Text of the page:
There is near universal consensus that high-quality early care and education can promote children's readiness for school and reduce income-based achievement gaps at school entry. Yet, the promise of preschool can only be realized when the field has a clear conceptualization of the most salient quality indicators that contribute to children's development. Past research in this area has primarily focused on the contribution of average classroom experiences in preschool settings on child outcomes. Characterizing children's average classroom experiences can inform broad, teacher-level interventions to increase classroom quality. However, it may miss the fact that individual children have different experiences than the average student which may serve as an important and malleable target for individualized school-based interventions. Surprisingly, there is little descriptive research on the extent to which children's engagement varies within classrooms or even within individual children from day-to-day. To address this gap, the current study utilizes three large-scale early childhood education datasets (NCEDL, SWEEP, and LAExCELS) to explore how children's engagement, measured by moment-to-moment time sampling, varies within classrooms and explores if variation in levels and quality of child engagement and activity type/setting is associated with children's outcomes.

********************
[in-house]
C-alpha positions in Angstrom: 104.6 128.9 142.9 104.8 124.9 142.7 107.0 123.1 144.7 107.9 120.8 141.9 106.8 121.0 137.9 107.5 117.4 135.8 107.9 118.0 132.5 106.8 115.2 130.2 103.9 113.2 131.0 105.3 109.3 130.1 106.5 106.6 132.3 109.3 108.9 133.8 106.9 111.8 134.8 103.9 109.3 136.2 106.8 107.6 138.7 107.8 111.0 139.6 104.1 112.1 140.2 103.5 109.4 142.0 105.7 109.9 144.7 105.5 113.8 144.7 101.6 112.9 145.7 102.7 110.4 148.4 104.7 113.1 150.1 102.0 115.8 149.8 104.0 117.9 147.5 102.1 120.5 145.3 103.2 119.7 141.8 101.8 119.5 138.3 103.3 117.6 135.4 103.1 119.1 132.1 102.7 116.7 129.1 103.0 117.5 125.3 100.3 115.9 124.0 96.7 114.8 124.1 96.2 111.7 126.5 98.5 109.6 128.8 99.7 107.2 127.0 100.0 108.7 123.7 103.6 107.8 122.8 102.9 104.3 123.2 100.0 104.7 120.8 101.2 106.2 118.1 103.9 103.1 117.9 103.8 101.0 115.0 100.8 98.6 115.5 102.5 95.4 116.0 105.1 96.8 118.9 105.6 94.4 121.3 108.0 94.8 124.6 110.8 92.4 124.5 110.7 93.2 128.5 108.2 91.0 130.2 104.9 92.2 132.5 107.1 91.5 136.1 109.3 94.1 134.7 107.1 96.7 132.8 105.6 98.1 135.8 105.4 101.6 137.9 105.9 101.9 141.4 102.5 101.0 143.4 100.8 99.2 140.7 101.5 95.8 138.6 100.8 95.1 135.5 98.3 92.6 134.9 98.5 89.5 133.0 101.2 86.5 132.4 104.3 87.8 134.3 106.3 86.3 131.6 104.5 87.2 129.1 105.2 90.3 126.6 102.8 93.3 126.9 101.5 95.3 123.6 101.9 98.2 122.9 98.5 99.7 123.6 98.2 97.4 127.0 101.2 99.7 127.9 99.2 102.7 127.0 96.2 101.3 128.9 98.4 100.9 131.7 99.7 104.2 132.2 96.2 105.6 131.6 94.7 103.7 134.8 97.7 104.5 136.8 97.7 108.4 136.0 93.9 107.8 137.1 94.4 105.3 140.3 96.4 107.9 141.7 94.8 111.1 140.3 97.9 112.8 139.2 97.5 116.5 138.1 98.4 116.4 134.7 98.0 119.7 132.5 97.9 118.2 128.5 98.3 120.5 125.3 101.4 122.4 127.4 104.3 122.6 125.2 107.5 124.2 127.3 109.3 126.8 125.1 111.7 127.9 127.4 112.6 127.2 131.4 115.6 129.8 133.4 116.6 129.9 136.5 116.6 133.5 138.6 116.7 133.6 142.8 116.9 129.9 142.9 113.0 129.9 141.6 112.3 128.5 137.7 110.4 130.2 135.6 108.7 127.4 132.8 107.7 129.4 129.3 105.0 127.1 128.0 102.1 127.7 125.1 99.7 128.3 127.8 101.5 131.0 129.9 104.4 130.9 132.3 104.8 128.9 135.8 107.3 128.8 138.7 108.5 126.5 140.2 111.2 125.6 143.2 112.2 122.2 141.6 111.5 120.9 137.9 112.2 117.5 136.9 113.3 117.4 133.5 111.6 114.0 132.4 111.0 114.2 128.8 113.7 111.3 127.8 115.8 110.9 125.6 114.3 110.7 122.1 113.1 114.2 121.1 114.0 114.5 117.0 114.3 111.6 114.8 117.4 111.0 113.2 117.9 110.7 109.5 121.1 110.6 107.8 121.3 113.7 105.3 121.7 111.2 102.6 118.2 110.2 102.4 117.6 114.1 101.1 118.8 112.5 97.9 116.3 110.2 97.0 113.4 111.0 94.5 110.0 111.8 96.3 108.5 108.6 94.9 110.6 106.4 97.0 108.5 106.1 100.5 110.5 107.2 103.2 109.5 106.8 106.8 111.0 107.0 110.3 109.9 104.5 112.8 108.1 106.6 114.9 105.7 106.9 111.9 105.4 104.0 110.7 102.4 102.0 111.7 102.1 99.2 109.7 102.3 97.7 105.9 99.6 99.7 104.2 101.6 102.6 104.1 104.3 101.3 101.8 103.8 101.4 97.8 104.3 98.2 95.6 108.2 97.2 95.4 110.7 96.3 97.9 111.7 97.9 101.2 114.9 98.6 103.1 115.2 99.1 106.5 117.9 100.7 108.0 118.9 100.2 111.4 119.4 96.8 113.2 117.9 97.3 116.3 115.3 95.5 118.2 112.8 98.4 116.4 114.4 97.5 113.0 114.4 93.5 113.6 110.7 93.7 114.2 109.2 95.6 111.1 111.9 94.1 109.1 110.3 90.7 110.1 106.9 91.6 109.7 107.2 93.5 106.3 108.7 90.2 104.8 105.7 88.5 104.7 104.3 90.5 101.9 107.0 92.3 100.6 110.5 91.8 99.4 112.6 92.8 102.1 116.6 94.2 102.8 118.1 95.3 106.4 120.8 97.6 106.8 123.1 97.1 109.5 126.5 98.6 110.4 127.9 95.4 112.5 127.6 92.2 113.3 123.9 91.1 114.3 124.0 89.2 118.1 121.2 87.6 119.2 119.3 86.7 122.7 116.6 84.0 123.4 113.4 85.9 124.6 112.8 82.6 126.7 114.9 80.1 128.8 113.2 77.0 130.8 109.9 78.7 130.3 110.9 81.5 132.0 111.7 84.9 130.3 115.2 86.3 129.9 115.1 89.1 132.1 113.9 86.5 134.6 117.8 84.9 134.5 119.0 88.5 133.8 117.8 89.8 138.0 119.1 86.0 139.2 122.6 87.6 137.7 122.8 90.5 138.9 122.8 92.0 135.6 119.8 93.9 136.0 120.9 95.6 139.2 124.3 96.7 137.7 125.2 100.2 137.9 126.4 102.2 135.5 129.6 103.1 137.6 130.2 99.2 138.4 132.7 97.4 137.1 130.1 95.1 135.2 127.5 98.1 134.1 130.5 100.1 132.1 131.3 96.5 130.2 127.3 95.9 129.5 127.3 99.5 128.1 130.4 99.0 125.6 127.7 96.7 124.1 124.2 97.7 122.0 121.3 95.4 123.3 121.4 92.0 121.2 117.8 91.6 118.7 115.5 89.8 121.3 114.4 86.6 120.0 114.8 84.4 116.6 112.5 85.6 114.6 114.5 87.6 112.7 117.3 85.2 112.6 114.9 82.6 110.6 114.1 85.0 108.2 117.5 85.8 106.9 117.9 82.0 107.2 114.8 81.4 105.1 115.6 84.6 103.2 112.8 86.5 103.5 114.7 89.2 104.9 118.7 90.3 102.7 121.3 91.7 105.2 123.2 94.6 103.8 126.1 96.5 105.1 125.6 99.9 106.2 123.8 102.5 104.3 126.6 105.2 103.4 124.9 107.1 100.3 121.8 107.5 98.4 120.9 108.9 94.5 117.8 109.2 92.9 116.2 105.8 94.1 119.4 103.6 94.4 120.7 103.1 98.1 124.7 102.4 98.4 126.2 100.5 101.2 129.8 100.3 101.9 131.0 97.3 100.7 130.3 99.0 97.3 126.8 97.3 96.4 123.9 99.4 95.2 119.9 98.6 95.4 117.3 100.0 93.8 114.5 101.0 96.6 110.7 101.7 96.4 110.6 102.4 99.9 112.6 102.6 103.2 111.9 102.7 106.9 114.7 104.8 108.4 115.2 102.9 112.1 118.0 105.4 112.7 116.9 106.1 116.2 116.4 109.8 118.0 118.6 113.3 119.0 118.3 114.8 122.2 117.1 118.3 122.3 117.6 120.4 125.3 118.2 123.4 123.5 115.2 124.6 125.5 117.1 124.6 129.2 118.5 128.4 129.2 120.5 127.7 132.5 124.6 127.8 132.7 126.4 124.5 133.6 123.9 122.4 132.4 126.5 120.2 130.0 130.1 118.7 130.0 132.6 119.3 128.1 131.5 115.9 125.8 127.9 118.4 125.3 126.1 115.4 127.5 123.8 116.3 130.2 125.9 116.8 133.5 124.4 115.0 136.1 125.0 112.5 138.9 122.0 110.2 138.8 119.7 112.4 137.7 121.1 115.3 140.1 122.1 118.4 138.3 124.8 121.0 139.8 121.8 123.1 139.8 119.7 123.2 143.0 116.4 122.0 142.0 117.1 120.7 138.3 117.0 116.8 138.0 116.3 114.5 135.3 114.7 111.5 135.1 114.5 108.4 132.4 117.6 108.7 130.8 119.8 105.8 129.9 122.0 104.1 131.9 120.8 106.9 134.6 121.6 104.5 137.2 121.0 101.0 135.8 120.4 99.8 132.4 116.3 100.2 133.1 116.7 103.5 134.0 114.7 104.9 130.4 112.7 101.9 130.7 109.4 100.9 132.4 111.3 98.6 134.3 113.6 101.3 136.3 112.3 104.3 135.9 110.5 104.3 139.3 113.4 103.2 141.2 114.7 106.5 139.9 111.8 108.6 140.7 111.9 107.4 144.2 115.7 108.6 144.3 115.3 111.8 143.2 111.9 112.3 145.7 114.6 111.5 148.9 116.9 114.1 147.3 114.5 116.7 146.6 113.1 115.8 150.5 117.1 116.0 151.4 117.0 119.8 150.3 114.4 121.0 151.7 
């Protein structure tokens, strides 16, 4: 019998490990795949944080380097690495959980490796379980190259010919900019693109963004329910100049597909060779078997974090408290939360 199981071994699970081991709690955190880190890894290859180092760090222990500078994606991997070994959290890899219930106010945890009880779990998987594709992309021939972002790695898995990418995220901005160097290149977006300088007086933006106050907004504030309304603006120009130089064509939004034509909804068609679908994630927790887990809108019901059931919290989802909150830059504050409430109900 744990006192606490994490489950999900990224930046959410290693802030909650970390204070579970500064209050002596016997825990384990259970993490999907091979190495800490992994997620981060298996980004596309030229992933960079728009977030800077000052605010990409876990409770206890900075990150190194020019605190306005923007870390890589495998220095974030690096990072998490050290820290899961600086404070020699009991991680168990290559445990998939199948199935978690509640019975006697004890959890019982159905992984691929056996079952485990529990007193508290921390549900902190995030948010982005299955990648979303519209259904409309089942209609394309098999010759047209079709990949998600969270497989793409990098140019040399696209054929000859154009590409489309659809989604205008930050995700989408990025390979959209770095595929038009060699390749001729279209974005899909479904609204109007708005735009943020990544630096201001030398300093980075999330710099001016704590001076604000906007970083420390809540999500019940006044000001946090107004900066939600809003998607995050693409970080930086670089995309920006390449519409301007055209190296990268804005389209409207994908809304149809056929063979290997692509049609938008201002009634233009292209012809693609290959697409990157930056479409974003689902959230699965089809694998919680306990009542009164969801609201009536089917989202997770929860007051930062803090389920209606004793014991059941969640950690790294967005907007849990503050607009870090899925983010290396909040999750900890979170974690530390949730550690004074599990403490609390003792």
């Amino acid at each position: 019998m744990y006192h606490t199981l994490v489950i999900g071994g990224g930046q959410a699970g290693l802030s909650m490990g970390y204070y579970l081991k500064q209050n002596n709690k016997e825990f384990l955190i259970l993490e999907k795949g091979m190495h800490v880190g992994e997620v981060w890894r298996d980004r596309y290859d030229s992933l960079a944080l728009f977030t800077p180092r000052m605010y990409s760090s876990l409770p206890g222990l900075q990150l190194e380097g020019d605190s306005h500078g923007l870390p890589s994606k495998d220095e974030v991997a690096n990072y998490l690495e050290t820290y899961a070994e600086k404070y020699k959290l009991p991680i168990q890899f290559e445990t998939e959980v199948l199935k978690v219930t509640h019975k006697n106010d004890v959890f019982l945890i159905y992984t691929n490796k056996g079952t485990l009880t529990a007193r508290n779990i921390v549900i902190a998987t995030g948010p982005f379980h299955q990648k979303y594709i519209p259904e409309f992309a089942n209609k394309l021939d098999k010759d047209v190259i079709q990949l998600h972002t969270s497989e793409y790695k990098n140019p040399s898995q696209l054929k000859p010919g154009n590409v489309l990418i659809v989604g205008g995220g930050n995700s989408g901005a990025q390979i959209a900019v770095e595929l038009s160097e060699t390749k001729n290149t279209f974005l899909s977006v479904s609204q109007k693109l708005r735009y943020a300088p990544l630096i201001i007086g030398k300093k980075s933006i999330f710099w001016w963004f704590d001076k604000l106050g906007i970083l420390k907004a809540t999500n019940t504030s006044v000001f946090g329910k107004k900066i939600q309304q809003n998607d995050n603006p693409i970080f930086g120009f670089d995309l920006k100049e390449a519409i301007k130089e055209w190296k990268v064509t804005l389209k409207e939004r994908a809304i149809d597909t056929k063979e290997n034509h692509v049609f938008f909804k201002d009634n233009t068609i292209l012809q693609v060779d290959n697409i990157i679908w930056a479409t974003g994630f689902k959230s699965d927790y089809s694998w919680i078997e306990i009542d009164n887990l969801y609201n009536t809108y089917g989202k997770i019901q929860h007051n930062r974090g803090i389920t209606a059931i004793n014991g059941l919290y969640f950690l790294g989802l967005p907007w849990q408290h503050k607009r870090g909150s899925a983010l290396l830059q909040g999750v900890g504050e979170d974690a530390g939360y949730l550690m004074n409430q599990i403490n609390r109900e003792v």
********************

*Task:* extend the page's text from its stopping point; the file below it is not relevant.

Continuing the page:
Area(s) of Work: Early Care and Education & Pre-K Education
U.S. Department of Education
08/01/2020 to 07/31/2022